The Primary that Made a President: John F. Kennedy and West Virginia by Robert Rupp. Knoxville: The University of Tennessee Press, 2020. 234 pages with an Index, Notes, Selected Bibliography and photos. Hardback with pictorial cover.

This book provides not just a close look at the 1960 West Virginia Primary between Catholic John F. Kennedy and Protestant Hubert Humphrey, but examines its impact upon the diminishment of prejudice against Catholics in politics, the rise of the importance of primary elections, and both poverty and Appalachia as national foci of attention. The author is a West Virginia Wesleyan professor often featured on West Virginia Public Radio and on the pages of the Charleston Gazette.


Rediscovering Fort Sanders: The American Civil War and Its Impact on Knoxville’s Cultural Landscape by Terry Faulkner & Charles Faulkner. Knoxville: The University of Tennessee Press, 2020. 391 pages with an Index, References Cited, maps, and illustrations. Hardback with a pictorial cover.

In the Fall of 1863 the Union Army occupied Knoxville, Tennessee. The most extensive defensive structure they constructed was an earthwork on a hill protecting the city from the west. It was dubbed Fort Sanders. Today, a residential neighborhood lies on that hill just north of the University of Tennessee. This book illuminates the role that hill played, both as a fortress and as a neighborhood, not only on Civil War history, but on the subsequent history of Knoxville. The co-authors are a married couple. Charles is professor emeritus in the Department of Anthropology at the University of Tennessee and the author of several books.


She Come By It Natural:  Dolly Parton and the Women Who Lived Her Songs by Sarah Smarsh. New York: Scribner, 2020. 187 pages. Hardback in dust jacket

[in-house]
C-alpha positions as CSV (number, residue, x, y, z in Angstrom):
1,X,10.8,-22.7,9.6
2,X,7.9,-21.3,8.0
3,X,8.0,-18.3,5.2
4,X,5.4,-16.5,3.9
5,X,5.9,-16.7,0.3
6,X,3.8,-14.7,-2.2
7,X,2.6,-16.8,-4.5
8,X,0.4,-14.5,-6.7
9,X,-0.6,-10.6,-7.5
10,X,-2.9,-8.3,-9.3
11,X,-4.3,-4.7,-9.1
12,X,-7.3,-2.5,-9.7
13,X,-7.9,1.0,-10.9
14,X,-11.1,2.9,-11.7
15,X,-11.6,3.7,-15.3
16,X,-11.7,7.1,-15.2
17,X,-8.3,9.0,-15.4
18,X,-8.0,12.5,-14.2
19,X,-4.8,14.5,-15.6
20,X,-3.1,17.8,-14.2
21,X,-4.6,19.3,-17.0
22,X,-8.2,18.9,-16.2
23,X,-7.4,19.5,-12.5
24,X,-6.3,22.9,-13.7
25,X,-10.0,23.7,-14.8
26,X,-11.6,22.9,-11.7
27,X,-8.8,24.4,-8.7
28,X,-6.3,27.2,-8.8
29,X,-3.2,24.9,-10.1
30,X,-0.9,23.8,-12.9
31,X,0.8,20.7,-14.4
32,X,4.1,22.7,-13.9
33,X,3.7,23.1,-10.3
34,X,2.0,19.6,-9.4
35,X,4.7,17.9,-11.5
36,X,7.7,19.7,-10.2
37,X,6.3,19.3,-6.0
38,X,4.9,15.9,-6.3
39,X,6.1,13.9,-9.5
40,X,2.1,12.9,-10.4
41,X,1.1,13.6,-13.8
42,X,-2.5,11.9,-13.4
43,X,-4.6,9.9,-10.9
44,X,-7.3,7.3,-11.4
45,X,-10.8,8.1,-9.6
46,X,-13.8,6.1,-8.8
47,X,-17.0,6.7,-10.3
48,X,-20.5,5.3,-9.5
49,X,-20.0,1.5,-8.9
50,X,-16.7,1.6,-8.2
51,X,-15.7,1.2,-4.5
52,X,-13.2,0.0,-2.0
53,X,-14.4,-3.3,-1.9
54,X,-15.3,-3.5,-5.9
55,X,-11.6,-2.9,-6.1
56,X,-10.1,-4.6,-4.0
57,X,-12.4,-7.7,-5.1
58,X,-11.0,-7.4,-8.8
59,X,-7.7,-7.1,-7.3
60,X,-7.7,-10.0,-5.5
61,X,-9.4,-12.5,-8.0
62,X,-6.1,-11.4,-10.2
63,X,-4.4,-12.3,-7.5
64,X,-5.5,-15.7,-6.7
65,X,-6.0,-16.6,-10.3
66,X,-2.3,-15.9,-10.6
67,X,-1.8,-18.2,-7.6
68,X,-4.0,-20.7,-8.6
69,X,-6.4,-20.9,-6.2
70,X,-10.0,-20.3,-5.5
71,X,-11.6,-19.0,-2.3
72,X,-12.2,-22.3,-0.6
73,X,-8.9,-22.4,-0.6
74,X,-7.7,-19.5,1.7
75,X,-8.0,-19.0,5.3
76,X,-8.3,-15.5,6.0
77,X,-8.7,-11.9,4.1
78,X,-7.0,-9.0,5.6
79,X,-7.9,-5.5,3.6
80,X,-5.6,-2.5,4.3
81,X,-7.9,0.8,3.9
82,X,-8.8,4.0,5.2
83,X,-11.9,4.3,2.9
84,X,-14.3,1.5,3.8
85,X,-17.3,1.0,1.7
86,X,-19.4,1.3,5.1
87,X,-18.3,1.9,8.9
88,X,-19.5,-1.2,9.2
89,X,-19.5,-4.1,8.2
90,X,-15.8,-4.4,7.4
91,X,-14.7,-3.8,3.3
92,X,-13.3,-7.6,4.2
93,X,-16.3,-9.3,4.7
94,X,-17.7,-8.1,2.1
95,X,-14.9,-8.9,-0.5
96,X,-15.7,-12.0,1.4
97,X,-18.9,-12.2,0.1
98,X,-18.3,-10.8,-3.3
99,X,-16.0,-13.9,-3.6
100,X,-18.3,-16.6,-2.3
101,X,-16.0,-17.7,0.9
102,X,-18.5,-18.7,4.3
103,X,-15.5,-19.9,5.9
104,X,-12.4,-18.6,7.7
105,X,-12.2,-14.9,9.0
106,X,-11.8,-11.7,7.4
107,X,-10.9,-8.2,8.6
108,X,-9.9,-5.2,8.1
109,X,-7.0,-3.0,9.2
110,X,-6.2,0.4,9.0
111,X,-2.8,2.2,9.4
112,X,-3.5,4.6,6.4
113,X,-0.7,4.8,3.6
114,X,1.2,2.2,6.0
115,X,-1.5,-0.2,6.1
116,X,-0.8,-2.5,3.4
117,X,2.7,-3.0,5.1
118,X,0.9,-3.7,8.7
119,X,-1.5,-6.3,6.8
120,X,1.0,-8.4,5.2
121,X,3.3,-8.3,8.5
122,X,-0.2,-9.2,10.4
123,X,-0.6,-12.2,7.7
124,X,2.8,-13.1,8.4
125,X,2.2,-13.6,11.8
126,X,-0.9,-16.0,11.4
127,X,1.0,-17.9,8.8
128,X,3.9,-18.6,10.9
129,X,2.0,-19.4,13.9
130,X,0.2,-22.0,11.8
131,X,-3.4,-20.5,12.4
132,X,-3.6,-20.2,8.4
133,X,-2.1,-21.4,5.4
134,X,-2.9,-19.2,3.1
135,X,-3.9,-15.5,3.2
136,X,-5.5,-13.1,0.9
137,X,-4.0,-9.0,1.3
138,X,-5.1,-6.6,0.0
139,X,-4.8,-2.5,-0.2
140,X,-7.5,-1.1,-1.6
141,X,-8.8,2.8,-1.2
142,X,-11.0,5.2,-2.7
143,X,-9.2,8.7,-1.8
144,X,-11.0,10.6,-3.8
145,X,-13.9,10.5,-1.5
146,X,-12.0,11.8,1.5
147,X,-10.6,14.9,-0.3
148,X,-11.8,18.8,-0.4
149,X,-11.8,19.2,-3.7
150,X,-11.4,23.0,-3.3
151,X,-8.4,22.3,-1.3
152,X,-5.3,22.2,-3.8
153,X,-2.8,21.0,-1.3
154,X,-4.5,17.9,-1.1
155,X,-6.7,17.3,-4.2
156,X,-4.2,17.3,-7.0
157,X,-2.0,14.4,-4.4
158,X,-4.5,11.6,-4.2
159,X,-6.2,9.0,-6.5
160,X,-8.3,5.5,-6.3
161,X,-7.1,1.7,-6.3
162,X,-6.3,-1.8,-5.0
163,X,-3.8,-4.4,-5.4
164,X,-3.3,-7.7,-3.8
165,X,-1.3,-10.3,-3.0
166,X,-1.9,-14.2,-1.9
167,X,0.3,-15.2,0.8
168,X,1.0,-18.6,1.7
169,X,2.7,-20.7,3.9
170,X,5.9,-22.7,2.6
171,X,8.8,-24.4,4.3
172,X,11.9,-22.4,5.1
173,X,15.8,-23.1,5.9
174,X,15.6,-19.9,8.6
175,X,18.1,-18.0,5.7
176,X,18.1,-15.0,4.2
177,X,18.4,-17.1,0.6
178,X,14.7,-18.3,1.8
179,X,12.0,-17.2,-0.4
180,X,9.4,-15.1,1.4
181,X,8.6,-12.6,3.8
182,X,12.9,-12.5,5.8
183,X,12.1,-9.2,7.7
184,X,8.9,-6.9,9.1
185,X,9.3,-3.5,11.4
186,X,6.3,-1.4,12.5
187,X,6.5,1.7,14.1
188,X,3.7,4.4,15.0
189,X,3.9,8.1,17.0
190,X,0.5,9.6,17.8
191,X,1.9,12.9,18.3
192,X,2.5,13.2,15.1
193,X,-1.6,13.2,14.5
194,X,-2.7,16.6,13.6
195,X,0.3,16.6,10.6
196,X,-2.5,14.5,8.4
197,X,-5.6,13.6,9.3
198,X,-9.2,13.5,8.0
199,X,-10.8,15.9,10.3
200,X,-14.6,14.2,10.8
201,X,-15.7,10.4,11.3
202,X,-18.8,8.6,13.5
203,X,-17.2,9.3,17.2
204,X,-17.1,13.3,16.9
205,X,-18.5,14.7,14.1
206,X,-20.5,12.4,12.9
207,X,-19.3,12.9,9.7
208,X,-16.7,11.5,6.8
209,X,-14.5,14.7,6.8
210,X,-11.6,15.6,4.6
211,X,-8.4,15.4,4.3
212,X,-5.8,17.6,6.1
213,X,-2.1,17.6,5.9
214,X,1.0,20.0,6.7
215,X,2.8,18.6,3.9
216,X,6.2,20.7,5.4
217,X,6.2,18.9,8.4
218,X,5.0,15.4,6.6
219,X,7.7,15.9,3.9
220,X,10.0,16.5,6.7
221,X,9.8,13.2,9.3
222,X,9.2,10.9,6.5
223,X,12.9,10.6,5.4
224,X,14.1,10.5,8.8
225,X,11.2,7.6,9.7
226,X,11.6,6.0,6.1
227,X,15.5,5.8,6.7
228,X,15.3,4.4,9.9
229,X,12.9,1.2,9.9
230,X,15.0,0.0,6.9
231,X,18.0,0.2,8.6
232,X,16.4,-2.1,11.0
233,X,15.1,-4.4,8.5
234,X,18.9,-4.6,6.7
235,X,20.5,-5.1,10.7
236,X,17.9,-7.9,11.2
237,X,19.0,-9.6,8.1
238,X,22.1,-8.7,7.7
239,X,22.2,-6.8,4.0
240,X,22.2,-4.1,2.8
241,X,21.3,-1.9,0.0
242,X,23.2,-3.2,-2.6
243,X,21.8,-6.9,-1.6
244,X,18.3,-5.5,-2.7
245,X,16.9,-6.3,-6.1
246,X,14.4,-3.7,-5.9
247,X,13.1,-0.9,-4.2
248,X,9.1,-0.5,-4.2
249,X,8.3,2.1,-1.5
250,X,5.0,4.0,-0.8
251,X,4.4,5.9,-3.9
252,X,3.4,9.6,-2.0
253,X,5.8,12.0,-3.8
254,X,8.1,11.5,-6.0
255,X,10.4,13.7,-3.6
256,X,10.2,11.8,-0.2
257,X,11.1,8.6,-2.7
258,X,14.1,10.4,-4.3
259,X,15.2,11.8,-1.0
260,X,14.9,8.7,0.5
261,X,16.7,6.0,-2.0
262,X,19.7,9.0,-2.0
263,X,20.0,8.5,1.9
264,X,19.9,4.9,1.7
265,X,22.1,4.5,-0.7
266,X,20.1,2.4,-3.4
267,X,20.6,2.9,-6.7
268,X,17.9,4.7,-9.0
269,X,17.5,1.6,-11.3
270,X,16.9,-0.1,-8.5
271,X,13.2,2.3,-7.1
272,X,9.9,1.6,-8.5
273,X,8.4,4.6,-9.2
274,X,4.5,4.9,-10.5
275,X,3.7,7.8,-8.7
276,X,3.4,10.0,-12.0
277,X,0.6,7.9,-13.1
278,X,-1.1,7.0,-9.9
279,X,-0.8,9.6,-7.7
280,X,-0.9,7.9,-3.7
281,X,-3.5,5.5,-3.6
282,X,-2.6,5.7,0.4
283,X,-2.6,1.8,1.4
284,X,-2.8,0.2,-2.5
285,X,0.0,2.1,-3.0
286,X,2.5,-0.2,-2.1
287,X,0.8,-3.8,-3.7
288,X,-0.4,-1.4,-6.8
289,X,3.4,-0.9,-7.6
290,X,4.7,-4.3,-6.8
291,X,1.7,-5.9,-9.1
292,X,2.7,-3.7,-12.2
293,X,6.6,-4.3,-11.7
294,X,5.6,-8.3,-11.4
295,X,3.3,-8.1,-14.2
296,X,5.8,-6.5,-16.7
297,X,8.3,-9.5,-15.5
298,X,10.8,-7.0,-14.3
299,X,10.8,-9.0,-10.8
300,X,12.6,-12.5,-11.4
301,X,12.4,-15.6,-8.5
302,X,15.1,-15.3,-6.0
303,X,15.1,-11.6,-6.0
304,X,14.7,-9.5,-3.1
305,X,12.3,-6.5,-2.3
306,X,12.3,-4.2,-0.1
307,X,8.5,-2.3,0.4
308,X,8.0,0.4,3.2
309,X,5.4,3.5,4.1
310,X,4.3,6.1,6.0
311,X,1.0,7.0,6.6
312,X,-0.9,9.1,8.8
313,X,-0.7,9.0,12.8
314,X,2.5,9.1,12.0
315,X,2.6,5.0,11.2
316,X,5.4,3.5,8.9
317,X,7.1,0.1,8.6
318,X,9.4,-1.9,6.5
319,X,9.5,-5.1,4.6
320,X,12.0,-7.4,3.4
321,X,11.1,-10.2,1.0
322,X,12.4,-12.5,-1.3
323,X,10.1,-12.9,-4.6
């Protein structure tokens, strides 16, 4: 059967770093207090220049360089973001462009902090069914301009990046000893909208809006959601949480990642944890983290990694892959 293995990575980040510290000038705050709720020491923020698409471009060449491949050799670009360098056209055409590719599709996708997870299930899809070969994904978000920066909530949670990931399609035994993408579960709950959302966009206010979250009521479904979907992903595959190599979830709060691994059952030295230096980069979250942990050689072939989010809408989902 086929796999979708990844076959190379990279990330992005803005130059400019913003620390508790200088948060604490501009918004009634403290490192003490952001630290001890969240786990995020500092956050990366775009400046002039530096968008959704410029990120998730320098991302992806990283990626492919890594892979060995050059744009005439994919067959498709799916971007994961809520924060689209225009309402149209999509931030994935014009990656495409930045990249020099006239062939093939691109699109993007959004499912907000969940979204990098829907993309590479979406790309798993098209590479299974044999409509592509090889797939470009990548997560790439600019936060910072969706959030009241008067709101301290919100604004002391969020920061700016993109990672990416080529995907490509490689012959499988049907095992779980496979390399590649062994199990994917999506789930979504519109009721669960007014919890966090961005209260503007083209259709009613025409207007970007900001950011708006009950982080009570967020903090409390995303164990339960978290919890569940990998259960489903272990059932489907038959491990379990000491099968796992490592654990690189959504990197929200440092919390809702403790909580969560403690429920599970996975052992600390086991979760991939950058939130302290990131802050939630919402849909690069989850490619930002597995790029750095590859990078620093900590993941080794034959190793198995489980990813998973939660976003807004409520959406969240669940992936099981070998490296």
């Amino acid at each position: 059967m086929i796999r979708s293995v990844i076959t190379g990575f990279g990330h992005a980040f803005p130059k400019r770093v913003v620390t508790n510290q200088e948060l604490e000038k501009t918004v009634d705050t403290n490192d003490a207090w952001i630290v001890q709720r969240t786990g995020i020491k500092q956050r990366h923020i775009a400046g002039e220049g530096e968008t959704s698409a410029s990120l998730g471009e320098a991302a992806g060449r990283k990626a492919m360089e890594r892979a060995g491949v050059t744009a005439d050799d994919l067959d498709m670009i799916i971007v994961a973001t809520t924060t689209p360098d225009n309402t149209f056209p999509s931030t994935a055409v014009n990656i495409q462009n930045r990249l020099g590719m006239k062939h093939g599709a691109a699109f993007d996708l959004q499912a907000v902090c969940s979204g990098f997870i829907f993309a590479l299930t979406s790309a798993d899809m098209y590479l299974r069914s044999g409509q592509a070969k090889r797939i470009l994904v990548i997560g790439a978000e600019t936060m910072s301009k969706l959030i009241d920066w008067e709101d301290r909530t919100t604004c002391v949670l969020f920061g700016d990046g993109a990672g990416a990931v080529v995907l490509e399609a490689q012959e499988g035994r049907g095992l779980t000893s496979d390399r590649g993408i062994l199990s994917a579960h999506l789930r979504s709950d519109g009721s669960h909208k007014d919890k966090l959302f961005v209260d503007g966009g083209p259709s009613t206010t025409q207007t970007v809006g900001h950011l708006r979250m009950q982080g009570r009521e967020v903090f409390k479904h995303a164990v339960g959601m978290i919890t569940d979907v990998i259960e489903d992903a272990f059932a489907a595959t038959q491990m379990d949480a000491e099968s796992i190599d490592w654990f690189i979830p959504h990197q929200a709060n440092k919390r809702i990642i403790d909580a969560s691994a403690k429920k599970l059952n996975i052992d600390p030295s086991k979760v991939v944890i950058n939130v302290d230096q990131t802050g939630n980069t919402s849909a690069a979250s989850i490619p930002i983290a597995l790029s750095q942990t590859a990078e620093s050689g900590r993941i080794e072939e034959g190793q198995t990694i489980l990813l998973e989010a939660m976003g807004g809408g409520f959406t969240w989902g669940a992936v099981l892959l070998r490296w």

Some books tell the life of a famous person. Others tell the life and historical times. This book, based on lived experience, not scholarship, tells essentially the life and sociological times of Dolly Parton. Sarah Smarsh, the author, grew up working class in Kansas and her memoir of that experience, Heartland: A Memoir of Working Hard and Being Broke in the Richest Country in the World was a finalist for the National Book Award because – like this book – it put a life in the context of class and culture. "Affectionate and astute ... Smarsh’s luminescent prose and briskly tempered storytelling make for an illuminating take on a one-of-a-kind artist."—Publishers Weekly, starred review. "Combining tribute, memoir and social commentary, Smarsh analyzes how Dolly Parton’s songs—and success—have embodied feminism for working-class women.People. "She Come By It Natural is a praise song for the cultural icon, but what emerges from an examination of Parton's life and work is just how much relevance her lyrics have had -- for Smarsh and for other women -- and why so much of the book is so deeply personal. . . . The fruit of that devotion is a tribute to the woman who continues to demonstrate that feminism comes in coats of many colors." Los Angeles Times. "Smarsh and Parton are a perfect pairing for the kind of in-depth examination into gender and class and what it means to be a woman and a working-class hero that feels particularly important right now.” Refinery29. "A warm-hearted journey into what Dolly means to generations of women who saw their lives reflected in her songs, who first embraced her not as a star but a sister."—Elizabeth Catte.